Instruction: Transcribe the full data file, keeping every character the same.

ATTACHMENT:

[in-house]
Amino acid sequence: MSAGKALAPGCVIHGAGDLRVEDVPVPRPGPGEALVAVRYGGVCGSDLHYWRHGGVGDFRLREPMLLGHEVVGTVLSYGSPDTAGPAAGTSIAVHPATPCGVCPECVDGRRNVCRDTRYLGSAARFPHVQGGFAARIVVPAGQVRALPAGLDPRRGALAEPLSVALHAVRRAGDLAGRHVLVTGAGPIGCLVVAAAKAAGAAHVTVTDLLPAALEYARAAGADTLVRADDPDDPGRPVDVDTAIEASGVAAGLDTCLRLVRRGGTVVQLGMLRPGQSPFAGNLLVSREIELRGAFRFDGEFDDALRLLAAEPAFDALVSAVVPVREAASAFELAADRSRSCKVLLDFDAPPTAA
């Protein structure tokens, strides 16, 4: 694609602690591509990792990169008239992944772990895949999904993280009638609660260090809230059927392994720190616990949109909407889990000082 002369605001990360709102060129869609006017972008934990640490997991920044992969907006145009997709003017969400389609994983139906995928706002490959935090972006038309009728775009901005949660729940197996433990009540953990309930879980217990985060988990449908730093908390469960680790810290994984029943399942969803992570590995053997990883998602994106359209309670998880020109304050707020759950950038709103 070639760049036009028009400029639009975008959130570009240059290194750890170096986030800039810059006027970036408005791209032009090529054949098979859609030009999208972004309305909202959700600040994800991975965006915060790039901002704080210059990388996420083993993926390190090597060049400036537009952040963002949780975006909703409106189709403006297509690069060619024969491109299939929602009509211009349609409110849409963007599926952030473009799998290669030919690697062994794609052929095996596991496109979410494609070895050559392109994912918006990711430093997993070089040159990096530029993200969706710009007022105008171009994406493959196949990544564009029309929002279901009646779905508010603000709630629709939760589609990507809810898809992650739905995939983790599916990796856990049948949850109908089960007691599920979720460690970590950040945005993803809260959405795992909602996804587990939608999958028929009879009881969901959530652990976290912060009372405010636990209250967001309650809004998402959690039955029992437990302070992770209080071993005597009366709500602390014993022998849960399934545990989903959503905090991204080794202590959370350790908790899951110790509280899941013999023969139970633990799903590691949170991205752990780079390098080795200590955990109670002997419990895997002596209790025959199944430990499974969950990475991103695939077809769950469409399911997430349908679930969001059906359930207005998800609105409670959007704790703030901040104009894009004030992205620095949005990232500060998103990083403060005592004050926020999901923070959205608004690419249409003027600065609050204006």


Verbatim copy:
[in-house]
Amino acid sequence: MSAGKALAPGCVIHGAGDLRVEDVPVPRPGPGEALVAVRYGGVCGSDLHYWRHGGVGDFRLREPMLLGHEVVGTVLSYGSPDTAGPAAGTSIAVHPATPCGVCPECVDGRRNVCRDTRYLGSAARFPHVQGGFAARIVVPAGQVRALPAGLDPRRGALAEPLSVALHAVRRAGDLAGRHVLVTGAGPIGCLVVAAAKAAGAAHVTVTDLLPAALEYARAAGADTLVRADDPDDPGRPVDVDTAIEASGVAAGLDTCLRLVRRGGTVVQLGMLRPGQSPFAGNLLVSREIELRGAFRFDGEFDDALRLLAAEPAFDALVSAVVPVREAASAFELAADRSRSCKVLLDFDAPPTAA
């Protein structure tokens, strides 16, 4: 694609602690591509990792990169008239992944772990895949999904993280009638609660260090809230059927392994720190616990949109909407889990000082 002369605001990360709102060129869609006017972008934990640490997991920044992969907006145009997709003017969400389609994983139906995928706002490959935090972006038309009728775009901005949660729940197996433990009540953990309930879980217990985060988990449908730093908390469960680790810290994984029943399942969803992570590995053997990883998602994106359209309670998880020109304050707020759950950038709103 070639760049036009028009400029639009975008959130570009240059290194750890170096986030800039810059006027970036408005791209032009090529054949098979859609030009999208972004309305909202959700600040994800991975965006915060790039901002704080210059990388996420083993993926390190090597060049400036537009952040963002949780975006909703409106189709403006297509690069060619024969491109299939929602009509211009349609409110849409963007599926952030473009799998290669030919690697062994794609052929095996596991496109979410494609070895050559392109994912918006990711430093997993070089040159990096530029993200969706710009007022105008171009994406493959196949990544564009029309929002279901009646779905508010603000709630629709939760589609990507809810898809992650739905995939983790599916990796856990049948949850109908089960007691599920979720460690970590950040945005993803809260959405795992909602996804587990939608999958028929009879009881969901959530652990976290912060009372405010636990209250967001309650809004998402959690039955029992437990302070992770209080071993005597009366709500602390014993022998849960399934545990989903959503905090991204080794202590959370350790908790899951110790509280899941013999023969139970633990799903590691949170991205752990780079390098080795200590955990109670002997419990895997002596209790025959199944430990499974969950990475991103695939077809769950469409399911997430349908679930969001059906359930207005998800609105409670959007704790703030901040104009894009004030992205620095949005990232500060998103990083403060005592004050926020999901923070959205608004690419249409003027600065609050204006």